CLEVELAND — As a Cleveland Indians executive, Mark Shapiro says he was "personally bothered" by the team’s Chief Wahoo logo.
But he says the people of Cleveland thought differently. So he worked on building up the American League baseball franchise’s other logo, a simple C.
Shapiro, who spent 24 seasons in the Cleveland front office before joining the Toronto Blue Jays as president last fall, was asked about the Indians name upon his return to the city for the AL Championship Series. The name has been front and centre again this week with Blue Jays broadcaster Jerry Howarth’s admission that he refuses to use it after getting a letter from a First Nation person saying such terms were deeply offensive.
Shapiro said during his tenure in Cleveland the name was never an issue "no matter how many native American tribes we talked to."
"The logo — Chief Wahoo — is one that was troubling to me personally," he added. "So when I was an official spokesman for the Cleveland Indians, I distanced myself from the fact that it personally bothered me. But we as an organization with strong support from ownership came up with the ‘Block C’ that you’re wearing on your credentials right now. We built equity in the ‘Block C.’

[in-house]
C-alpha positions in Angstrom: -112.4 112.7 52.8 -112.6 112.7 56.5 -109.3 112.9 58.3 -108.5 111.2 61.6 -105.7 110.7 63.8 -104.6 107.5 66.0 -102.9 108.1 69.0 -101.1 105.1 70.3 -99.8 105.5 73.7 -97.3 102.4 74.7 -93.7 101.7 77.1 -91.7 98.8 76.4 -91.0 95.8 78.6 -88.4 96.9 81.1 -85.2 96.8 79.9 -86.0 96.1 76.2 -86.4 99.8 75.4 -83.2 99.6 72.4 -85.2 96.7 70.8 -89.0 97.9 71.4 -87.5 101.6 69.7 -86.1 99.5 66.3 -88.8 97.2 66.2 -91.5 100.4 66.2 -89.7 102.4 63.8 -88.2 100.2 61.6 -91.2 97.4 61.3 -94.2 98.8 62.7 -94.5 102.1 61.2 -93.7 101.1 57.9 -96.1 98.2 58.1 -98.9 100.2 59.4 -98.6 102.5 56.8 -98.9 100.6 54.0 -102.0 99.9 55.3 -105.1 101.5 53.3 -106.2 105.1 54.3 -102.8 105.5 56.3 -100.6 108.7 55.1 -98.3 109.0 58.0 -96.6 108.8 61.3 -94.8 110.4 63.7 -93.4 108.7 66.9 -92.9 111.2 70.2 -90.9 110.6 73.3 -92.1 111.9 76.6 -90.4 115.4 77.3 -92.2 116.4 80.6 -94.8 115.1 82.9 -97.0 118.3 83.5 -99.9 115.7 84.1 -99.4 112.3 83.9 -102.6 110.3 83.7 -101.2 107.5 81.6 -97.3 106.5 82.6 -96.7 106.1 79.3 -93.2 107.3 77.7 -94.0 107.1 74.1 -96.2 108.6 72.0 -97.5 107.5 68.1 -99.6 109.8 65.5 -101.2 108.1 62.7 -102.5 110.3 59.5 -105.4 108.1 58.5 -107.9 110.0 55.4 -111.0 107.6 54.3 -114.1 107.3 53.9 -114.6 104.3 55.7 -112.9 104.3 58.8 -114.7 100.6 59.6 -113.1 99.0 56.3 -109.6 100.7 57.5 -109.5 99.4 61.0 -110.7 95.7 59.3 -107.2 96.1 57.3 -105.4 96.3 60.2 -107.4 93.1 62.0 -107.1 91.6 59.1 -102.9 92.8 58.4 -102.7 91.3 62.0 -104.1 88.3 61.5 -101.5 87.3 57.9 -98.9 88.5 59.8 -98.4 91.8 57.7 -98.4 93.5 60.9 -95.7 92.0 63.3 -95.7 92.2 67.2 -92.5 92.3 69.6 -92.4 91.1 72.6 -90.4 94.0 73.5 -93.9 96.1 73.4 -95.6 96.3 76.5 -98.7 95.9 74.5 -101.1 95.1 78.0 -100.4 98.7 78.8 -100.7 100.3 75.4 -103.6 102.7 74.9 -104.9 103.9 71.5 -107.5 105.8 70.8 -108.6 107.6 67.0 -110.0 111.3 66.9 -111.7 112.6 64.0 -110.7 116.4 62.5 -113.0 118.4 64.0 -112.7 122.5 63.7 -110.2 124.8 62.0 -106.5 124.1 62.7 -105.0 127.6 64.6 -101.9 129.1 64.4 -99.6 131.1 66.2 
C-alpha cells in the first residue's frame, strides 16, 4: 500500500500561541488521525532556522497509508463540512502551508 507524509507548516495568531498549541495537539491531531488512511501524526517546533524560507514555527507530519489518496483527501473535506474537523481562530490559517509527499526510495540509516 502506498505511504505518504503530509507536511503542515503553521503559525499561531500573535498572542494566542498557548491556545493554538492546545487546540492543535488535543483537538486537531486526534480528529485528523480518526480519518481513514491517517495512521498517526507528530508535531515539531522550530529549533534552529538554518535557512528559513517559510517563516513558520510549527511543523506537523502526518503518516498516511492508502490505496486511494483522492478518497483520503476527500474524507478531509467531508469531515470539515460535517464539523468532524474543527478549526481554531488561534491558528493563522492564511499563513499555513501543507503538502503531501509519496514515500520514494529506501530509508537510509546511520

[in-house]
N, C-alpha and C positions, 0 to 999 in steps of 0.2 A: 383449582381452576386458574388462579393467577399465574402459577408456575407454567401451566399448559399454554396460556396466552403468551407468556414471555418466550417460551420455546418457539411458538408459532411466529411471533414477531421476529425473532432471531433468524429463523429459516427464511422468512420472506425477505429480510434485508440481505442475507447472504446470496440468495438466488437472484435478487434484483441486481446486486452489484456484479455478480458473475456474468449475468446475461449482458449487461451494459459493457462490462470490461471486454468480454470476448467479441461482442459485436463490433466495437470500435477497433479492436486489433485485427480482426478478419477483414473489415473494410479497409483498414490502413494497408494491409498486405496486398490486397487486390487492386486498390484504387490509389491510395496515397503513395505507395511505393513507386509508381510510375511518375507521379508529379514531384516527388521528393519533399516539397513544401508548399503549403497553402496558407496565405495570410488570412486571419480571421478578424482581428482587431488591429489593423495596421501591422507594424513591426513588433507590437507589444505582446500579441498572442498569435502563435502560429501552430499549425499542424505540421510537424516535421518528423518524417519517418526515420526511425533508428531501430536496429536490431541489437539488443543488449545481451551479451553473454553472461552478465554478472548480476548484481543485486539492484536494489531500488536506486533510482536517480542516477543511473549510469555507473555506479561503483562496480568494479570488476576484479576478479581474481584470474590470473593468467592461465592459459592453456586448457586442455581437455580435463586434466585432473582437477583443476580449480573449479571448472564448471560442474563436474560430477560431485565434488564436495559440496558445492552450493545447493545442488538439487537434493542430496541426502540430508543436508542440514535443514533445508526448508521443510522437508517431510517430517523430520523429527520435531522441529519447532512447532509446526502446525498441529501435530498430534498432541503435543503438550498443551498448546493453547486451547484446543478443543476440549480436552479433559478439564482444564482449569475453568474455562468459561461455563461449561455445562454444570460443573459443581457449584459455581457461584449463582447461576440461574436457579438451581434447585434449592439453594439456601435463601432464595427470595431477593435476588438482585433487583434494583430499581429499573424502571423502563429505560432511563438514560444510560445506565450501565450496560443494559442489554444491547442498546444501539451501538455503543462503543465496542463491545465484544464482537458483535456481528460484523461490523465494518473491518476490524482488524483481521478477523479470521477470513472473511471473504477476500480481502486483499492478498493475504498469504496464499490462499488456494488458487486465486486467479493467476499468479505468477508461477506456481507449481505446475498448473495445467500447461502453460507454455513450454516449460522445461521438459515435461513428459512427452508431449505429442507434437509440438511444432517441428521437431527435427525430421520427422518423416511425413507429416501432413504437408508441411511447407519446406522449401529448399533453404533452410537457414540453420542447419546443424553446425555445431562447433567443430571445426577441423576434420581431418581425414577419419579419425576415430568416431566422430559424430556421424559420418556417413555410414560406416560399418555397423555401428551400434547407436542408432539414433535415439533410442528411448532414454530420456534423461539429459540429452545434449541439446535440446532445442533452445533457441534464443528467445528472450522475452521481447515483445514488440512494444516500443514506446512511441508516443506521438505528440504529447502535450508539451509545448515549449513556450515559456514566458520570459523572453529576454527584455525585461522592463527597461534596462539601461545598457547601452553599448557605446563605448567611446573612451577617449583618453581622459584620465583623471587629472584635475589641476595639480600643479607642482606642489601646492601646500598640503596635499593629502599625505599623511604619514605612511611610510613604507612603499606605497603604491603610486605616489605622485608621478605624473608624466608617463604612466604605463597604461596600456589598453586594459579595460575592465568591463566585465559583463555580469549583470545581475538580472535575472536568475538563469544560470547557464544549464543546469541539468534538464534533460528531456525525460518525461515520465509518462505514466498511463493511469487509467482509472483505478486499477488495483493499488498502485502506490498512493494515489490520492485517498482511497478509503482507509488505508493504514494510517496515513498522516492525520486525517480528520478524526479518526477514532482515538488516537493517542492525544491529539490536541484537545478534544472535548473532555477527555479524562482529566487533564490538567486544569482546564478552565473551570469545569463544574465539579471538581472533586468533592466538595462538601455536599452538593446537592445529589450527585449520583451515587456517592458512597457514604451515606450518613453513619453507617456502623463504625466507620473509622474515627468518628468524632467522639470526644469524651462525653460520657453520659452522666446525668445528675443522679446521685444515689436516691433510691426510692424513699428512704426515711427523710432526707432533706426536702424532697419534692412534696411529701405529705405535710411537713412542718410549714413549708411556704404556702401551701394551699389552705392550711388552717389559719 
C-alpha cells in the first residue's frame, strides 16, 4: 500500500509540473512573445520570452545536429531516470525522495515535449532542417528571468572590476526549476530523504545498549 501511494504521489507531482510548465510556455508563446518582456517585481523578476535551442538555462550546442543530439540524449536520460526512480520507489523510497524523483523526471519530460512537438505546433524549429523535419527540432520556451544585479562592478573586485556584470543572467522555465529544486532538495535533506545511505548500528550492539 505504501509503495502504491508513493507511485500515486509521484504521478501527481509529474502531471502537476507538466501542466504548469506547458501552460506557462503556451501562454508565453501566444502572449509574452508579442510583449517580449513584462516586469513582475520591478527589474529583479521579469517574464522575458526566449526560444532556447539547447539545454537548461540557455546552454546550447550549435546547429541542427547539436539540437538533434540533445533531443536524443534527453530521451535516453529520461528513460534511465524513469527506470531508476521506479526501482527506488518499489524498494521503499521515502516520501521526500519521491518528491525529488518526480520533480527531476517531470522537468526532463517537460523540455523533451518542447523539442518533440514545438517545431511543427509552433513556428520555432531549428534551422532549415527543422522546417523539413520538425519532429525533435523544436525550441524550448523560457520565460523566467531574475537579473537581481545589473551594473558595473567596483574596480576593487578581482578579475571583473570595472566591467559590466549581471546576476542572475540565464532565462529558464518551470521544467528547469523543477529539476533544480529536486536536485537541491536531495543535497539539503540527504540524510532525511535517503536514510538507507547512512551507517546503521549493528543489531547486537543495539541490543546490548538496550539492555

"We gave that alternative for people and I think that we established that as an important logo and now the primary logo for the Cleveland Indians. And so I’m proud of that.
"I think there will be a day, whenever that is, that the people that are making decisions here decide that Chief Wahoo is no longer fitting. But people in this city — over 90 per cent of them — are deeply, deeply passionate about Chief Wahoo and want him to be part of their team. So that’s about all I’ll say because I’m not really focused or care that much about that anymore. That’s my opinion."
The franchise officially demoted their Chief Wahoo logo to secondary status this season, with the ‘Block C’ the primary logo.
Shapiro, meanwhile, was diplomatic about Howarth’s stand.
"I think it’s great that Jerry decides to infuse something that he feels is morally strong. But I tend not to either support it or reject it. So that’s Jerry’s opinion and I respect him for having the strength of that conviction."